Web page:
Assessing students innovatively via peer-reviewed small group video presentations

Dr Jessica Komes, Lecturer

School of Psychology

Faculty of Medical Sciences

What did you do?

I assessed students through a pre-recorded oral group presentation submitted via Canvas. The assessment included peer feedback.

Who is involved?

Dr Jessica Komes

As lecturer in Psychology, I am delivering modules to two different cohorts, Stage 2 Undergraduate and Postgraduate Taught students. The assignments described here were implemented as:

  • a formative assessment for a 10-credit optional module  for Psychology Undergraduate students: UG PSY2018: The Body, the Mind and the Self: Interoception in Health and Clinical Psychology
  • part of the summative assessment (30%) for the 20-credit optional module for PGT students enrolled in the Foundations of Clinical Psychology MSc programme: MSC PSY8079: The Body, the Mind and the Self: Interoception and Mental Health.

How did you do it?

To set this up I:

  • Created groups of three to four students via the grouping function in Canvas and notified students of their respective groups in the first week of teaching.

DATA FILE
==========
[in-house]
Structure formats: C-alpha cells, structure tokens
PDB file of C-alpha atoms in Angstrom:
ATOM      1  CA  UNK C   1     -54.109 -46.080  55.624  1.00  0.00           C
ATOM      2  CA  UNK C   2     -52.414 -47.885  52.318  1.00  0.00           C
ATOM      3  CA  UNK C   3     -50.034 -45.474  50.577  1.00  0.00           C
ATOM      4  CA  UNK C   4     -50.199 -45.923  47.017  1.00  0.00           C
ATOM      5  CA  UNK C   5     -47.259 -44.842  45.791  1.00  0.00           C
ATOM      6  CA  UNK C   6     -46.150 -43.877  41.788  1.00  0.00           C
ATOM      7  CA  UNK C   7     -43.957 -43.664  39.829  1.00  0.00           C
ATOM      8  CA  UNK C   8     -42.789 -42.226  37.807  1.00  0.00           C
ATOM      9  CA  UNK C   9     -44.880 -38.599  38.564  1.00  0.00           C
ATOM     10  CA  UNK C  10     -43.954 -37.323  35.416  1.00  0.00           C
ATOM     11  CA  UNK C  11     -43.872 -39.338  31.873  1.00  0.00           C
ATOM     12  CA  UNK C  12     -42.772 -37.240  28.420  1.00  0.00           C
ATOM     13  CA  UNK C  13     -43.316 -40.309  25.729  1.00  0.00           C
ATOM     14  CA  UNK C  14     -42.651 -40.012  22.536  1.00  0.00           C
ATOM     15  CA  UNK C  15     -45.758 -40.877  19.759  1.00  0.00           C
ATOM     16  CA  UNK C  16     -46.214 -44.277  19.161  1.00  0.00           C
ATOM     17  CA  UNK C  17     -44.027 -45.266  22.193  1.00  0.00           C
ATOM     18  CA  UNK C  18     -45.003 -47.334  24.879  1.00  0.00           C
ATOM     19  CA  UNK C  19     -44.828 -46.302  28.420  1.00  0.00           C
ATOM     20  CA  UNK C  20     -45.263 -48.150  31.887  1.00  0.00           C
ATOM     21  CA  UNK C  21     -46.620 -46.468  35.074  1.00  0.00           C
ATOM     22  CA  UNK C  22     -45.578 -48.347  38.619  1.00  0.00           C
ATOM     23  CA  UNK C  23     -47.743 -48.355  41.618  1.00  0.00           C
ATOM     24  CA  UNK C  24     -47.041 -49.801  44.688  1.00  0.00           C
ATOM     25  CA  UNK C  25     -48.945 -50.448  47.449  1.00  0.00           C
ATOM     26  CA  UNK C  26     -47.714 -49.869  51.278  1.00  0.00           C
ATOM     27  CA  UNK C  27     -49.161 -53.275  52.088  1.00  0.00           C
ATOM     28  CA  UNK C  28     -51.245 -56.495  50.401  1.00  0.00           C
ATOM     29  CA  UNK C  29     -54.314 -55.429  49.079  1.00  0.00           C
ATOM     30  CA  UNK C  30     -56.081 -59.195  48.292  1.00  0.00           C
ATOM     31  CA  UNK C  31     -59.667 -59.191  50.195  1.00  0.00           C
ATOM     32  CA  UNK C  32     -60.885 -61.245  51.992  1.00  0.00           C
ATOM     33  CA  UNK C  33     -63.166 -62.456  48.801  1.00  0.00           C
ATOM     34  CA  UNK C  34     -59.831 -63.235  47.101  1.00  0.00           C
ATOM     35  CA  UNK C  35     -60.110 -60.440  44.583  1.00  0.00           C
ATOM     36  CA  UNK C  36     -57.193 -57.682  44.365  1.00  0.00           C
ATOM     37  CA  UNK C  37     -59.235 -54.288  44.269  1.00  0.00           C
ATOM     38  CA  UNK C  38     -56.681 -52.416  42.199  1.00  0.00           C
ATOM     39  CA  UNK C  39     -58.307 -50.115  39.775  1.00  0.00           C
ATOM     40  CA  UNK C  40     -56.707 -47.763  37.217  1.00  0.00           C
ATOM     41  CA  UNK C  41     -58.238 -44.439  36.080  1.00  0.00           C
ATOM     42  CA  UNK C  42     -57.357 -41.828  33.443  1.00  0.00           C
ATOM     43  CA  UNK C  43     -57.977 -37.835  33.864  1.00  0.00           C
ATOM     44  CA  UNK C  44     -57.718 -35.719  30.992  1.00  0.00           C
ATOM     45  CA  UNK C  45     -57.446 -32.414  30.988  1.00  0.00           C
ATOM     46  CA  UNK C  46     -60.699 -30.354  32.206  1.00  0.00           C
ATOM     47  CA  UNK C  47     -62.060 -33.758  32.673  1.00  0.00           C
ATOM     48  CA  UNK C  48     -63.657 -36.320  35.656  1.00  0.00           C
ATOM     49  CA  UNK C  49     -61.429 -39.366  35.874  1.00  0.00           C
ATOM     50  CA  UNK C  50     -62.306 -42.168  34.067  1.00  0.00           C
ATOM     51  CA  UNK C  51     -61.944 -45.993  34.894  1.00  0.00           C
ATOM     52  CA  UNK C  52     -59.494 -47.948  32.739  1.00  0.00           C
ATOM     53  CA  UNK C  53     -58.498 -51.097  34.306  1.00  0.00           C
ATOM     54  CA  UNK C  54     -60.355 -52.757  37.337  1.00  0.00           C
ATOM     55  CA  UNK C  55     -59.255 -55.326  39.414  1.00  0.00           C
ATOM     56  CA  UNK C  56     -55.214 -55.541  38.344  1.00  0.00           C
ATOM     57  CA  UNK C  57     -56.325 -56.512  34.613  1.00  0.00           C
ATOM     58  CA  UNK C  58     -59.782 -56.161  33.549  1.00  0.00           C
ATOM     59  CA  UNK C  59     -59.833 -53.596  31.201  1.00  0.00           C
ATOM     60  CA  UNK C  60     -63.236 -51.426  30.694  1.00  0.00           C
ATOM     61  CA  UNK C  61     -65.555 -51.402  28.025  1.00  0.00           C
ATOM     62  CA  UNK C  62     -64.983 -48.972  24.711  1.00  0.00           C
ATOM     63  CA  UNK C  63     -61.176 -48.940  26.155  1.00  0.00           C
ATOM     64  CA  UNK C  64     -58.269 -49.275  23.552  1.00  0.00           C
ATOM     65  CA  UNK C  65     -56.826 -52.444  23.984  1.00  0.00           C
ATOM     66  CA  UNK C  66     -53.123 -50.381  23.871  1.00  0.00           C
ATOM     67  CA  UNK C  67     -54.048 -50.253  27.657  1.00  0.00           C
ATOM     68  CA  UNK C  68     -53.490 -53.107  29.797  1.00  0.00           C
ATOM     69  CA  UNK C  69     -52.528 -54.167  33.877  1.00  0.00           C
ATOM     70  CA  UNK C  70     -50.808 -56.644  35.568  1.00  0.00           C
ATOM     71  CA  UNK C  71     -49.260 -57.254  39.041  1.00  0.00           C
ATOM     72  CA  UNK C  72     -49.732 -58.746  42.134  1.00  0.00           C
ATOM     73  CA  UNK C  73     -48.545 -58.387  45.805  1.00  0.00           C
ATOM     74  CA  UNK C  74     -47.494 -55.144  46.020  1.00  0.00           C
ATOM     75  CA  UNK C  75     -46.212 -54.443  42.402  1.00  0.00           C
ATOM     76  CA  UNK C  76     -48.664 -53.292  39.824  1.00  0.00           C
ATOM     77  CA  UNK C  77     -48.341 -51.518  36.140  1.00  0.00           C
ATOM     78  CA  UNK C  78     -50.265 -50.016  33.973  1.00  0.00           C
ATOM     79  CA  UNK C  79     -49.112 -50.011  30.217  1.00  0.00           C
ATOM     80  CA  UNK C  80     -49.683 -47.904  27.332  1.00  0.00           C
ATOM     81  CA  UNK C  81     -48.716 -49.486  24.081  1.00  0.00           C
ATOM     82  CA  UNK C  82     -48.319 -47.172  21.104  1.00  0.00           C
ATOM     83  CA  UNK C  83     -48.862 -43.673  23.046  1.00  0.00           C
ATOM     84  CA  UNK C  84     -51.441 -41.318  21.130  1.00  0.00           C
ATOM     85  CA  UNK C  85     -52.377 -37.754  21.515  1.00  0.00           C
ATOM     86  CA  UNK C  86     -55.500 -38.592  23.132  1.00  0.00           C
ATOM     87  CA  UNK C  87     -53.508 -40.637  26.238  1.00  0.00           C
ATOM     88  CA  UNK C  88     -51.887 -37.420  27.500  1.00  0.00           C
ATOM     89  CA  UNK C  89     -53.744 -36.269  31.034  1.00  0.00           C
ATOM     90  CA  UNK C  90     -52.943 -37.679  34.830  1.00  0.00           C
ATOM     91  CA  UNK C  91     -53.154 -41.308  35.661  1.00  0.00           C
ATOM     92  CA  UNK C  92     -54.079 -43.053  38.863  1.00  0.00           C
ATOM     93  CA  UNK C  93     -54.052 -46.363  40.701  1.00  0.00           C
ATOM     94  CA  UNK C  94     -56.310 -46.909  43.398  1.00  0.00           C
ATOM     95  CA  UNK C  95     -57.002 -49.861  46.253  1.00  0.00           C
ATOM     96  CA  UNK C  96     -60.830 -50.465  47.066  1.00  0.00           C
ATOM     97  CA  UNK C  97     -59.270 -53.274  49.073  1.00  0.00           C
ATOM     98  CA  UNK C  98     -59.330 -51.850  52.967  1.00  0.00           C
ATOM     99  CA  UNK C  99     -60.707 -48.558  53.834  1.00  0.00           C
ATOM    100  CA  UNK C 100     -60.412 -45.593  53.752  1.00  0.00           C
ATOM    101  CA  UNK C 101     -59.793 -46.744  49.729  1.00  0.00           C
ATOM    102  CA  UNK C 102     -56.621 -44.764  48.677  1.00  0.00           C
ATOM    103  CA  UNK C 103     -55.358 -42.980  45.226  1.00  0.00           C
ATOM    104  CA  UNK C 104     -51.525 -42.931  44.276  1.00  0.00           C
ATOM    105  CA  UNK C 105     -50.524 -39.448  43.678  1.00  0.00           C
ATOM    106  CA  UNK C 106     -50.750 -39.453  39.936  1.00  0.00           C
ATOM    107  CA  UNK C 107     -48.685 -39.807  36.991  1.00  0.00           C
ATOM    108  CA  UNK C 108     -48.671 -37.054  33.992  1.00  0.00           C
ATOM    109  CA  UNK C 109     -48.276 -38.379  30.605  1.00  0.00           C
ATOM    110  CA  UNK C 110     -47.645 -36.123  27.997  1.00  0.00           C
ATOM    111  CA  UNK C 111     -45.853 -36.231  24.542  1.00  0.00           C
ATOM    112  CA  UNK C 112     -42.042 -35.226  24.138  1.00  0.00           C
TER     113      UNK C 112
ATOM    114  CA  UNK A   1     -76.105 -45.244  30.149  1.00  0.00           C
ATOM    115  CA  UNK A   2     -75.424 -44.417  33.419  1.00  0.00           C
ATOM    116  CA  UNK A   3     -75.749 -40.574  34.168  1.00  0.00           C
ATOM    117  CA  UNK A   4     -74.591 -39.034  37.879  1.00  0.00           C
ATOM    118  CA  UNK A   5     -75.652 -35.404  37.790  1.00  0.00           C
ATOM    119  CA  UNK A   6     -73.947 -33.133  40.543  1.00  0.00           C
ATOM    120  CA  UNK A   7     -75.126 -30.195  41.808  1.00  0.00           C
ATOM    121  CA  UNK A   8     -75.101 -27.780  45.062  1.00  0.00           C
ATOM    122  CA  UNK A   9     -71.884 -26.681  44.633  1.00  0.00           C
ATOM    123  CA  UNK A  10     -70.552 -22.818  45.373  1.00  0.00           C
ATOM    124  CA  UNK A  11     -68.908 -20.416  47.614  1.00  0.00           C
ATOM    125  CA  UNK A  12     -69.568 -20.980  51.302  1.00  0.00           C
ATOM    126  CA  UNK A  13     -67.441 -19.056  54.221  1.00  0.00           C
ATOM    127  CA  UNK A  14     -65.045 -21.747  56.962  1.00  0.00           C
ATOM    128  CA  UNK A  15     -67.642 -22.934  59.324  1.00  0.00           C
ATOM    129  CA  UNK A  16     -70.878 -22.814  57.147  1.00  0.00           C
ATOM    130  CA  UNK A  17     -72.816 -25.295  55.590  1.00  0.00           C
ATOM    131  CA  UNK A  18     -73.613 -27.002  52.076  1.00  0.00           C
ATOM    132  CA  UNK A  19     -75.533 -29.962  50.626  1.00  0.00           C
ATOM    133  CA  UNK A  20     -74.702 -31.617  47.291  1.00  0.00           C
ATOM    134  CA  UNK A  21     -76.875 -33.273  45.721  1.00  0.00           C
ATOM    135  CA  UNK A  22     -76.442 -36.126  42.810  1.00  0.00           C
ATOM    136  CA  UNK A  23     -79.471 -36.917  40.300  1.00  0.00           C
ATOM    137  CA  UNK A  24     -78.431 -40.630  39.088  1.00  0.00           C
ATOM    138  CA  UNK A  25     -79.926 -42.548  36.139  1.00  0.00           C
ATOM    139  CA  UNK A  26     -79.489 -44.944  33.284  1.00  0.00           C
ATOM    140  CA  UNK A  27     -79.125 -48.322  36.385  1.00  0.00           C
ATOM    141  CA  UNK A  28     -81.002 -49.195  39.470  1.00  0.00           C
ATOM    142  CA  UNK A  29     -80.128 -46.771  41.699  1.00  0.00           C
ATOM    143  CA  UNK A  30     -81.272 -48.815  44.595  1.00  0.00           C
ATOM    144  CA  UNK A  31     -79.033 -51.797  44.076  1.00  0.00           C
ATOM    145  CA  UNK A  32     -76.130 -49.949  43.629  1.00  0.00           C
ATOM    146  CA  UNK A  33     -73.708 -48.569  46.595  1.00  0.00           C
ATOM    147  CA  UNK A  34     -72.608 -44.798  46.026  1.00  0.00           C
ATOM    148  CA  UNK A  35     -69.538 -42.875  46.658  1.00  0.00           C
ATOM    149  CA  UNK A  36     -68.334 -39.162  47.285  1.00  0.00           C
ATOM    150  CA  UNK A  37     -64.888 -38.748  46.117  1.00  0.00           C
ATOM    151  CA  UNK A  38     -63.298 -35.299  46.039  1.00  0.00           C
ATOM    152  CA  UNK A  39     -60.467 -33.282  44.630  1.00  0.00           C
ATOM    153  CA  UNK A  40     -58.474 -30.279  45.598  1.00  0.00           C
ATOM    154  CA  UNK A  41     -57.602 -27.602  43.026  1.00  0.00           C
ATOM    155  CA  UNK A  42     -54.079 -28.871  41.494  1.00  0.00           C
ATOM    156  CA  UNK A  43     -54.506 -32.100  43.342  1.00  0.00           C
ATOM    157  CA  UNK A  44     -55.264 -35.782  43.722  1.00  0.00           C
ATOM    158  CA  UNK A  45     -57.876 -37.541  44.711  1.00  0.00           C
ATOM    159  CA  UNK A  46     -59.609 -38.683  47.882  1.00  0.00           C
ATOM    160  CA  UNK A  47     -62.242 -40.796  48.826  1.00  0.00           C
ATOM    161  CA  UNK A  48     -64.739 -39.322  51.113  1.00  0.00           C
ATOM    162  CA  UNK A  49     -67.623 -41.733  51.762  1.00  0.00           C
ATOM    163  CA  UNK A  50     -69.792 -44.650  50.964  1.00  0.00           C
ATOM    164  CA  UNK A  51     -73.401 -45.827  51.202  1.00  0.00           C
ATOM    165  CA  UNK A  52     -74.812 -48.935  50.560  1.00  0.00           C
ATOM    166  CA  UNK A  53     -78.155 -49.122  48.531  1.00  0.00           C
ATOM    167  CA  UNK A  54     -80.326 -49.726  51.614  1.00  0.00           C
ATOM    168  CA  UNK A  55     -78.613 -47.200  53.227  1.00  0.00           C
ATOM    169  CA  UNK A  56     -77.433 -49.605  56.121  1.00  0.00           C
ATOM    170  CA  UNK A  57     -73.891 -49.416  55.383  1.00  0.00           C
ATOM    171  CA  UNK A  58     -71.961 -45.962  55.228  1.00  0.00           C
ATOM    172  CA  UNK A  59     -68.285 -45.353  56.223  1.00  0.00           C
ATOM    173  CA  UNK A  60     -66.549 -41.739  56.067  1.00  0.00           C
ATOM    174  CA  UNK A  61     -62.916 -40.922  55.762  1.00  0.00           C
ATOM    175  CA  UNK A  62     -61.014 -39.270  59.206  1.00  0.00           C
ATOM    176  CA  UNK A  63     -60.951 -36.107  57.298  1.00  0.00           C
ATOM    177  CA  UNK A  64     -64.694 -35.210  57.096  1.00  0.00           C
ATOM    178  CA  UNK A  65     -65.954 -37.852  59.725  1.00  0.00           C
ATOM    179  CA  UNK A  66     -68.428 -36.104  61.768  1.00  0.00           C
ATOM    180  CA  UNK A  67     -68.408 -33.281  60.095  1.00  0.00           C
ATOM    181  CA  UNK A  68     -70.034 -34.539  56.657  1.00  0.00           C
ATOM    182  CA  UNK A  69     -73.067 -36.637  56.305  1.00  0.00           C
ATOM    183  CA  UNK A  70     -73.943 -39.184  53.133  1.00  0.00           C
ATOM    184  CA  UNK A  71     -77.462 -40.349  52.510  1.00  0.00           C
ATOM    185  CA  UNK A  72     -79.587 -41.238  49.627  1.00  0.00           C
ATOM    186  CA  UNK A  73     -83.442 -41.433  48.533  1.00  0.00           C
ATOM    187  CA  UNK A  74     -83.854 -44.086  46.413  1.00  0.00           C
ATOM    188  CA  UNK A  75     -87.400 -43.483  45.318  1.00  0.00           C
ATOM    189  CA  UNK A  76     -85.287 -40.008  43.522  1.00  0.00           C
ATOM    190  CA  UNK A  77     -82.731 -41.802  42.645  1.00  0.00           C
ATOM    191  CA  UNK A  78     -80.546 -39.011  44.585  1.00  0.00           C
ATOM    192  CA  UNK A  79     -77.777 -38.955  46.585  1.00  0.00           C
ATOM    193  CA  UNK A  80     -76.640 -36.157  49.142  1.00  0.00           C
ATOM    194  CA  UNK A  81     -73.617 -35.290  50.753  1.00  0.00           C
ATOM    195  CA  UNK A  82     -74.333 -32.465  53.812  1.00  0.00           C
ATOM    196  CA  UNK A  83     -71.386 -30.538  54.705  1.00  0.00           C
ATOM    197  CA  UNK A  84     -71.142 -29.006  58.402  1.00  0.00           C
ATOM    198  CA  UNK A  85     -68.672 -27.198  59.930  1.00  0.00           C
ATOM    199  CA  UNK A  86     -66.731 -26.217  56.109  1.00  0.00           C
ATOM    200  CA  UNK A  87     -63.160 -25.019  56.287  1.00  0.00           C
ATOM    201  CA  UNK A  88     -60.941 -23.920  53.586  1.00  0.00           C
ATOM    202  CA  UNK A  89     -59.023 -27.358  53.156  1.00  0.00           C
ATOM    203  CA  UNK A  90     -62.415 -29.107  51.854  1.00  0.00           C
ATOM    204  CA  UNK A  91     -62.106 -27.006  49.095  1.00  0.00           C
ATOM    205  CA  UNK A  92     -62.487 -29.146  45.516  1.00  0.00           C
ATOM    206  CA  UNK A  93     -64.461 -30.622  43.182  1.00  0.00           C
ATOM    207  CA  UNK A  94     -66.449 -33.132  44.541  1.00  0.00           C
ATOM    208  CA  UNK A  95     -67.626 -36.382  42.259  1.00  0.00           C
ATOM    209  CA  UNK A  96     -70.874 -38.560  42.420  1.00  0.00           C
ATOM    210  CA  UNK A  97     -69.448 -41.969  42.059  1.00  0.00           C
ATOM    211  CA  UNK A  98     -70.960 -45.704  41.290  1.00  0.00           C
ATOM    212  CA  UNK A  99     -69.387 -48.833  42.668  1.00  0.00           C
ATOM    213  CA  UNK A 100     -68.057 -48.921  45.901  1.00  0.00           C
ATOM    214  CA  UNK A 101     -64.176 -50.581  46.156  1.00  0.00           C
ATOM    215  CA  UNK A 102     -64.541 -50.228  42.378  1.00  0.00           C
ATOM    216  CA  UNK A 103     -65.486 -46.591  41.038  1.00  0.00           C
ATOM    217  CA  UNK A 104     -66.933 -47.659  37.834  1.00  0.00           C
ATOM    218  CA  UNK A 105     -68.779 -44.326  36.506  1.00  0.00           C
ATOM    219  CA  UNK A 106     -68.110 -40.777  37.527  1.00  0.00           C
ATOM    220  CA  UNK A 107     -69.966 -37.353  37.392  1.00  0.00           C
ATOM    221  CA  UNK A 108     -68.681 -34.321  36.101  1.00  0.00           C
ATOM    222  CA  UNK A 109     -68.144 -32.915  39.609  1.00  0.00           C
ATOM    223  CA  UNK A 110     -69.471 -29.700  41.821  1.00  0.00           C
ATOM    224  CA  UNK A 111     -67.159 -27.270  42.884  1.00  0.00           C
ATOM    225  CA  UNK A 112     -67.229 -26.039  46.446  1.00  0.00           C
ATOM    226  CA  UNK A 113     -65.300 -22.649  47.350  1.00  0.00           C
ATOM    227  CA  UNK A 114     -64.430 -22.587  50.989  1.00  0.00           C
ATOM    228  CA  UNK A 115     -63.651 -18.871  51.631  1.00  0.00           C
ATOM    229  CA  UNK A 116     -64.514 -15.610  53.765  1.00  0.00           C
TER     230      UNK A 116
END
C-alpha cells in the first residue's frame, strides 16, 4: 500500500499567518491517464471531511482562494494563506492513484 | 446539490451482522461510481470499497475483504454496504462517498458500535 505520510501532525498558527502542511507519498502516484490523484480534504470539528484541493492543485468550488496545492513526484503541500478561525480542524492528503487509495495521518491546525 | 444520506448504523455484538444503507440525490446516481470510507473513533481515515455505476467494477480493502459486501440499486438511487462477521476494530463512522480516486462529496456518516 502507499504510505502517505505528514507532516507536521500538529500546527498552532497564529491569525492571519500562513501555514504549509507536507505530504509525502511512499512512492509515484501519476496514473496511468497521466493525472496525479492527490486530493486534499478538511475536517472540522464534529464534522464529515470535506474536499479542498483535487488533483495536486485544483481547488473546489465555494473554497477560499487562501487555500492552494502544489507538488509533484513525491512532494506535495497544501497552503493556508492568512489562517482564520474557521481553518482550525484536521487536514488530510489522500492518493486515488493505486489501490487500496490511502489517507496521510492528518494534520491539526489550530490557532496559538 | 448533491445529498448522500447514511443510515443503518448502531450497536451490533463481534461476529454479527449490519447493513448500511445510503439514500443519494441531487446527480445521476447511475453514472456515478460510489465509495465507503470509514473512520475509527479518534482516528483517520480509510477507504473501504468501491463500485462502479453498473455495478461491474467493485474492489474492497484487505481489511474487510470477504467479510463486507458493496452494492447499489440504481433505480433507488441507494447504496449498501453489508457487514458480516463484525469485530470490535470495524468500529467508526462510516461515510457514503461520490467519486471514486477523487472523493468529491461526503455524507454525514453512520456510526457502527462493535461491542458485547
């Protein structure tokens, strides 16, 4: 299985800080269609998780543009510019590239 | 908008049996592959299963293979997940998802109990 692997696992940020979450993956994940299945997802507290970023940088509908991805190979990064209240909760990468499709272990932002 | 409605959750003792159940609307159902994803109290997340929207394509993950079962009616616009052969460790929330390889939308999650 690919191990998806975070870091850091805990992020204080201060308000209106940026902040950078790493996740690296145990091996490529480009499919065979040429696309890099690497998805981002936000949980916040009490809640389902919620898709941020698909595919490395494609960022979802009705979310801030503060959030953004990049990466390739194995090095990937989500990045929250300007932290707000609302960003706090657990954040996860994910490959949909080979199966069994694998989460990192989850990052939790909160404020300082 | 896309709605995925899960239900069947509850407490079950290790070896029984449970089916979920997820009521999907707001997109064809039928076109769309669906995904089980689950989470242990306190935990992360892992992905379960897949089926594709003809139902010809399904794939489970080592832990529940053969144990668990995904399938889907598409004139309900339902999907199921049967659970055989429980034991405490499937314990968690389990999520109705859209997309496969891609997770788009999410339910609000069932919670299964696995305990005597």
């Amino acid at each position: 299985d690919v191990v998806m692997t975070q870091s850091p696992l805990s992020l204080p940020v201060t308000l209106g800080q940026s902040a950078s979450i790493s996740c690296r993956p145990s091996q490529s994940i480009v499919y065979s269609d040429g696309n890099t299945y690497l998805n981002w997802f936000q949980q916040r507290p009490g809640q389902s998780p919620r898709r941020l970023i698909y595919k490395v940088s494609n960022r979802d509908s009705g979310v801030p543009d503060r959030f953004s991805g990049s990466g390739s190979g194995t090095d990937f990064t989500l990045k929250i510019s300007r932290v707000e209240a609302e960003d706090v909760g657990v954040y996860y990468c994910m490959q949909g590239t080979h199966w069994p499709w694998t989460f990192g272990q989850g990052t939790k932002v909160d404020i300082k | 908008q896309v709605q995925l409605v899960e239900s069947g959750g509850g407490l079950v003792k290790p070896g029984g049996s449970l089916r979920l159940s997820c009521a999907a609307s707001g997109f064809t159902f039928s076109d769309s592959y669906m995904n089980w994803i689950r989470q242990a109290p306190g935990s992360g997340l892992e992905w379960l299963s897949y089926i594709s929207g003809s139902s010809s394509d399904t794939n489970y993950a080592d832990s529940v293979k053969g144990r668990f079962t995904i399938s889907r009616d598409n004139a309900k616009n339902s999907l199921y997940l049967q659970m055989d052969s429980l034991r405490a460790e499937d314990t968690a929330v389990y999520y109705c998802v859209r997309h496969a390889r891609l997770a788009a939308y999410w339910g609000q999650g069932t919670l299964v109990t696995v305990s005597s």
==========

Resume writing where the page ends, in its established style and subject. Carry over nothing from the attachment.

• Shared an Excel file with the students stating their group number and which group they are providing feedback for.
  • Encouraged students to get in touch early and I deliberately set the submission date early, i.e. week four for the UG students and week 7 for the PGT students to stimulate engagement with the learning materials from early onwards.
  • Provided instructions on how to set up a Zoom meeting, how to share screen and record the meeting as well as how to retrieve it and save it as mp4. LTDS was very helpful in sharing even more detailed descriptions and various ways of creating a video file for submission which I passed onto the students in the assessment information module and submission section on Canvas.
  • Created an assessment folder in Recap for the students to upload the video files and I asked them to state the group number in their file name. I made the folder accessible to all students after submission closure and students had a couple of weeks to provide peer-feedback which is time-logged with the video presentation.